Today I would like to write about something that I am sure I have written about previously. A few hours on Saturday brought the topic back to me. The second Saturday of each month, the rescue-group of which I am a member, the Lethbridge PAW Society, brings a cat, available for adoption, to a local pet-supply shop, to show him off, and to generate interest in him, the group, and cat-rescue in general. We rarely have an adoption result directly from the event, but it is good for publicity. If people don’t know about us and the cats seeking homes, nothing will happen.
Most of the time, the three hours the cat spends in his roomy cage in the shop are neither good nor bad for him. He rarely wants to be there, but usually puts up with it. The cat is often anxious at first, then settles down reluctantly, to await his return to his foster-home. Now and then, a feline reaction is cheerful; periodically it is fearful for the whole time. That was, unfortunately, the case with Rika this past Saturday.
This illustrates a ‘sub-cause’, as it were, that I like to promote whenever possible, and that is the consideration for adoption of the less likely cats. Rika spent most of her time under the cat-bed provided for her. She did not want to come out and interact with people, she did not respond to petting and soft words. Normally, she is an extrovert, entertaining humans and herself with playful antics and trying to involve the other animals in her foster-home in games. No one would have known that from her time at the pet-supply shop.
Other cats are not outgoing at the best of times. Like Ali - currently featured in my sidebar - they are shy, and that makes them reclusive, especially with new people. They unfortunately create a circle of apathy: few humans want to take the chance with a cat who won’t even come out to sniff them, let alone play or talk with them, so the cat remains unadopted and becomes more of an introvert.
But that doesn’t mean he will always be so. What it means is that what qualities he has will be hidden in the short time a prospective family spends with him in a foster-home or shelter. He will emerge from his cocoon of shyness only over a long time, weeks, perhaps months. That is what it will take to come to know him.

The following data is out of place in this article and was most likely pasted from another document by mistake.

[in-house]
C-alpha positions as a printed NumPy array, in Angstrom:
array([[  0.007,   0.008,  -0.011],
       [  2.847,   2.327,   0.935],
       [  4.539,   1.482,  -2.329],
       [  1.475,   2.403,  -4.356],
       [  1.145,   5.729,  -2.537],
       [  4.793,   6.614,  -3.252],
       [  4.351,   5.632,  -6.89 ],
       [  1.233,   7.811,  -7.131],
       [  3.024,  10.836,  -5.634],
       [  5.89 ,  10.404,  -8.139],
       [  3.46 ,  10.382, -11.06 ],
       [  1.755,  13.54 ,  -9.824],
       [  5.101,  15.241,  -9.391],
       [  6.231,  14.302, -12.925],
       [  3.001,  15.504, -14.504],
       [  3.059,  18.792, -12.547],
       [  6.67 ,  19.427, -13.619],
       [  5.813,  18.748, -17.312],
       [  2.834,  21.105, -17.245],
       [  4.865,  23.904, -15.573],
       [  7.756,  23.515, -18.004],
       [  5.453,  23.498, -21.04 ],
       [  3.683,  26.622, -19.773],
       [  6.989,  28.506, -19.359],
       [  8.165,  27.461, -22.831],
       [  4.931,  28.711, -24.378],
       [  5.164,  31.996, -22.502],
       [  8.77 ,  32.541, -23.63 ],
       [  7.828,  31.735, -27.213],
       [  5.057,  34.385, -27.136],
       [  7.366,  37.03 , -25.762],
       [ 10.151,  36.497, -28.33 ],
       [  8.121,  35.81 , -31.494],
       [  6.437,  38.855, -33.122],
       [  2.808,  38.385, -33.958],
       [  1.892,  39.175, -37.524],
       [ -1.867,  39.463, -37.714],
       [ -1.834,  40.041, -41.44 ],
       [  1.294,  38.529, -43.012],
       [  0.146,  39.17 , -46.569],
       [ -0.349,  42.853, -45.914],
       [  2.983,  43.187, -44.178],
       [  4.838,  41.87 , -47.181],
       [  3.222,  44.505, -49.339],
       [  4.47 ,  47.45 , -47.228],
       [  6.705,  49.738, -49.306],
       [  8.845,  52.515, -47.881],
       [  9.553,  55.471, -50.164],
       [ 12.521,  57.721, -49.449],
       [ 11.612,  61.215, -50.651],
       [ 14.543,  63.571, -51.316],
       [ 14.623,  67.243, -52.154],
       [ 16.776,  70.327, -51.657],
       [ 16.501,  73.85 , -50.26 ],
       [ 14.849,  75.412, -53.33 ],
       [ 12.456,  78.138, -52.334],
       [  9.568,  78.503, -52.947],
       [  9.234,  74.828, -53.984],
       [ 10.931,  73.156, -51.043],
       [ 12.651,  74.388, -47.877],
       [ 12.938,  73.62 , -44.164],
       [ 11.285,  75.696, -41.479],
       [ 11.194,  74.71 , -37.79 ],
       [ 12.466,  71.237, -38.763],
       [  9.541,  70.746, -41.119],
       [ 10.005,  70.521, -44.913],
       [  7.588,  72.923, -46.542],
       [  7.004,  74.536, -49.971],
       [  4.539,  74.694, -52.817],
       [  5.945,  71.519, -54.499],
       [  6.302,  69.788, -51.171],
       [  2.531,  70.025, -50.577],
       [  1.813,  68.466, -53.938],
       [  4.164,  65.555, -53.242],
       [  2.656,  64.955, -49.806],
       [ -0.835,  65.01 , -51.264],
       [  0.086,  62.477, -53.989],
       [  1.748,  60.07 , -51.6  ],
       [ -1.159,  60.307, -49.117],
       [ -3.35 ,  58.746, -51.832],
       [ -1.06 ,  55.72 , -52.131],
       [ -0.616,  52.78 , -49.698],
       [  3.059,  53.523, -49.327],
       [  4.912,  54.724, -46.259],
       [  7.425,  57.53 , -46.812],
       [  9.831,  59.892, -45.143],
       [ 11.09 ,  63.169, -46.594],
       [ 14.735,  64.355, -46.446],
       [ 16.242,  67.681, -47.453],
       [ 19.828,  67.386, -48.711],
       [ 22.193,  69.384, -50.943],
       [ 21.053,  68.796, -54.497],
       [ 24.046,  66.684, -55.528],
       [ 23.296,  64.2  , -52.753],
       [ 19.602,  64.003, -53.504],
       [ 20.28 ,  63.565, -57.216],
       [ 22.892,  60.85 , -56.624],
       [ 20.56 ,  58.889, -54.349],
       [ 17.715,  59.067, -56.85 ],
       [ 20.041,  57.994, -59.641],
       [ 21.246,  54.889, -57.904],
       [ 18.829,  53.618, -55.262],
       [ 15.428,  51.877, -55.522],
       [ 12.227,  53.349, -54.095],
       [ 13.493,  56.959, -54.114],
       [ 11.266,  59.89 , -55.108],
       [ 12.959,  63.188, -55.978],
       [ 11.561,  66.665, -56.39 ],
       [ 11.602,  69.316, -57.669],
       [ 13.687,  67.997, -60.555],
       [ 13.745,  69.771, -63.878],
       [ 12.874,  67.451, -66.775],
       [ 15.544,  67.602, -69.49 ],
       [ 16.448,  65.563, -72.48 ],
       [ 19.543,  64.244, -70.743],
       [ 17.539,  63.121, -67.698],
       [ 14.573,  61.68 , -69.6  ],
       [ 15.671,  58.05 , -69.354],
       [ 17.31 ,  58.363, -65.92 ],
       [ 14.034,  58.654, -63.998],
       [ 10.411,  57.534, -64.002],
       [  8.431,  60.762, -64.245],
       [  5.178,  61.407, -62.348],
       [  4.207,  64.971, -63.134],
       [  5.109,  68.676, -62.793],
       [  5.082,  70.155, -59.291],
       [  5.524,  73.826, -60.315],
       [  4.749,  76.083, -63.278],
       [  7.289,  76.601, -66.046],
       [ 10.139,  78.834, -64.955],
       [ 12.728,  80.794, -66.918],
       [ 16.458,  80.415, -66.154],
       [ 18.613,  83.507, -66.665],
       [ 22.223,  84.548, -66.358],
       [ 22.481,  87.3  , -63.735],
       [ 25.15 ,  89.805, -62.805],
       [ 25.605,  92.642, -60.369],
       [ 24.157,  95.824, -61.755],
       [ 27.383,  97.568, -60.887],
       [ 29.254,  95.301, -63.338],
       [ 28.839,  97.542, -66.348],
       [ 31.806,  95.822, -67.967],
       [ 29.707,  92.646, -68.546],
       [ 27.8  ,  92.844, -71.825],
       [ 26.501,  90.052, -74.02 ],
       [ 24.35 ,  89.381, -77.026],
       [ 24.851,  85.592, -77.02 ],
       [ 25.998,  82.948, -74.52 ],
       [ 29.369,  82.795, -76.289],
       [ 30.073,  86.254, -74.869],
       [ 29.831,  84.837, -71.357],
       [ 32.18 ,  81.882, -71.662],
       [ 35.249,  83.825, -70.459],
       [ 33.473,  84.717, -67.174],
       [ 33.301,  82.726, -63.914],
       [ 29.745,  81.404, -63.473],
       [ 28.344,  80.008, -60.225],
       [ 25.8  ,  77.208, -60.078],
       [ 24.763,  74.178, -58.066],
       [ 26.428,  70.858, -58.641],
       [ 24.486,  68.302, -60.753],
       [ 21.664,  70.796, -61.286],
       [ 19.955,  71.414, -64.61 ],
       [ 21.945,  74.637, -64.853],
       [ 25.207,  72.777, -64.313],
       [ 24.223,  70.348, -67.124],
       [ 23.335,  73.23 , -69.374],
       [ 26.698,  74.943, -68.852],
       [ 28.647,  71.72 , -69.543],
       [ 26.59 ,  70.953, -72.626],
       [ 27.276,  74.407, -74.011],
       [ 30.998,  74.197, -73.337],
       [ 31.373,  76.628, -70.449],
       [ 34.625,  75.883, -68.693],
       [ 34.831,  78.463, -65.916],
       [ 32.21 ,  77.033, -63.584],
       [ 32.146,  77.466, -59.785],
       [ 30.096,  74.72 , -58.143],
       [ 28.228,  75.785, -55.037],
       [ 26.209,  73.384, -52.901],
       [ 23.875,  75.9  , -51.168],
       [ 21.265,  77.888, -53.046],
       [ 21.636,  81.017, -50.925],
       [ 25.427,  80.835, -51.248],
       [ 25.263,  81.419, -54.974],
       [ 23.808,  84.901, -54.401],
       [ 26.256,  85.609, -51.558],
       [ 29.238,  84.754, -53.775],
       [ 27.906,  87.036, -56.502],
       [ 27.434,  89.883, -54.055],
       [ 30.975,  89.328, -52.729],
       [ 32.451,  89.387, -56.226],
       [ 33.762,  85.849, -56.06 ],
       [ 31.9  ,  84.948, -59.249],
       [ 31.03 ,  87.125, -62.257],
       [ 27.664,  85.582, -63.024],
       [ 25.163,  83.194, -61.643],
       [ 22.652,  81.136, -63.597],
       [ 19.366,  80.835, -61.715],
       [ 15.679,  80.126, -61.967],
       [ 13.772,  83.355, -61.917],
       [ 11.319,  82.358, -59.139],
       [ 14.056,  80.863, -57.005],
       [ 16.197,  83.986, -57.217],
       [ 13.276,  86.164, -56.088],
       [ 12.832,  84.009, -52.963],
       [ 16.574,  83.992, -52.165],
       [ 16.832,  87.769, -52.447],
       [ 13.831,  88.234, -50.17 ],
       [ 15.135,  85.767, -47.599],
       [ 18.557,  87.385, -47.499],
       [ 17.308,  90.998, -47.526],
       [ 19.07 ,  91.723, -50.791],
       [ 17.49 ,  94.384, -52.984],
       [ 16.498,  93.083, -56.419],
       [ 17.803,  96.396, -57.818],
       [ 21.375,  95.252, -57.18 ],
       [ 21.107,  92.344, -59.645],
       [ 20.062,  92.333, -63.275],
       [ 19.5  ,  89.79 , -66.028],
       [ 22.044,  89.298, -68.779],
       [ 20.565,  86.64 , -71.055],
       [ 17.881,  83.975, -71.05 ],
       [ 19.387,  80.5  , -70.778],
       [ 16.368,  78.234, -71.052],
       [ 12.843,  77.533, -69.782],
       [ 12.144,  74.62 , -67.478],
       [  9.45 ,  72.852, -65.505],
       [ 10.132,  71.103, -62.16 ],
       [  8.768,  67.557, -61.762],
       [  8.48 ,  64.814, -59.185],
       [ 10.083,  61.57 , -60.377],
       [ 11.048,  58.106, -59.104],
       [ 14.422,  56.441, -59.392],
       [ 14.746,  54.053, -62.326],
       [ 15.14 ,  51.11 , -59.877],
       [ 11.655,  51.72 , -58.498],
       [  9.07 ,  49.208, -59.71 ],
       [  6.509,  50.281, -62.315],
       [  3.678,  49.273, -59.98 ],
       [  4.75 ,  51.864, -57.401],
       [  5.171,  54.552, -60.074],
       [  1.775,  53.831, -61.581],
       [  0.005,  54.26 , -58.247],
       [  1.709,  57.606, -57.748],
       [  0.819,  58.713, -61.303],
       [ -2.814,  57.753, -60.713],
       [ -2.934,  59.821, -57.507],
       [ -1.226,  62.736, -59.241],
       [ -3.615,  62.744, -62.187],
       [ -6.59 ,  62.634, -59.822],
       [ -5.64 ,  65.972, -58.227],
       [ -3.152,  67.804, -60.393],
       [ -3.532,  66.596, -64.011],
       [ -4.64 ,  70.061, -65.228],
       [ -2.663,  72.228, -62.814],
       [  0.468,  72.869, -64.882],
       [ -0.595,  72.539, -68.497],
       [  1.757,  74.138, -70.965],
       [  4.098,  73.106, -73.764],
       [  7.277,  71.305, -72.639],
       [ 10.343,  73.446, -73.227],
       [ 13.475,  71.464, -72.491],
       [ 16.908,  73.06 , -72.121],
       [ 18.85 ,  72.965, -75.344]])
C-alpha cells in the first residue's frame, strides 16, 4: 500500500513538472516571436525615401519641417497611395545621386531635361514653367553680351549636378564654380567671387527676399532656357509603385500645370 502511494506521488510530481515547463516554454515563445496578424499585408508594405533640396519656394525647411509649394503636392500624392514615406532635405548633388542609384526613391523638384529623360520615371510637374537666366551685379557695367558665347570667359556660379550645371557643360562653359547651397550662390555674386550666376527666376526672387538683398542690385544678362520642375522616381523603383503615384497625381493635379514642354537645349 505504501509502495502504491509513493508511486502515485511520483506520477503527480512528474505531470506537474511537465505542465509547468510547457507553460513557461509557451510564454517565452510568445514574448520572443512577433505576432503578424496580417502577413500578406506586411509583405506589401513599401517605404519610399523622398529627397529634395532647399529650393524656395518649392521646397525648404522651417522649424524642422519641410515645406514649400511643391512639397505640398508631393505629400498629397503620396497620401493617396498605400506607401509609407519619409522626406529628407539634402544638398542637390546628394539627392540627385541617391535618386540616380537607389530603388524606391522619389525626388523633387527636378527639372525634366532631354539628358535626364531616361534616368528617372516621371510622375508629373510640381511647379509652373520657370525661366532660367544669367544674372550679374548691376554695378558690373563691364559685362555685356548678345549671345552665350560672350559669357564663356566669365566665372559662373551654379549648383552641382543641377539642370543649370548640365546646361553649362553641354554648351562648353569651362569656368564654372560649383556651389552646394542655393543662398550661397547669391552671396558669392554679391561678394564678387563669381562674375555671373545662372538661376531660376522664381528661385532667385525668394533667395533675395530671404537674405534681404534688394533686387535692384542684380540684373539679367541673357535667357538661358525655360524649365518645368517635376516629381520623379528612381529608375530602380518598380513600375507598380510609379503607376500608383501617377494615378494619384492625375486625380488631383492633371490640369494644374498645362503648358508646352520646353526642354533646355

That cocoon of shyness is also a cocoon of loneliness and fear. He doesn’t trust or like the possibilities offered by change, so he remains as he is, even if it means never having a home. But I suggest that these are not only the cats who need the chance of a home the most, but those who will give the greatest return on an investment of patience and affection.
There is nothing wrong with adopting the cat who reaches out for you through the bars of his cage. He may be meant for you. But he will also have an excellent chance of charming someone else. While your heart may melt at the cries of a little fellow who clearly wants to come with you, consider those who are too despondent, too disappointed to try anymore. Consider the ones with their backs to you, who hide at the rear of their kennels. You won’t have a lap-cat that evening, and you won’t have a cat sleeping on your bed that night. But you will some day, and when you do, you will have the most faithful of friends, a new family member who will love and trust you like no other.
We all have qualities for which we search in those we want as friends, whether they are human or animal. We don’t want to risk being stuck with someone who annoys, bores or frightens us. But every new relationship is a risk. The next time you are searching for a cat to adopt, it may pay in any number of ways to ask the shelter or rescue-group, “Who needs a home the most? Who has been waiting the longest? Who will never be chosen?”
The answer to those questions may surprise and delight you.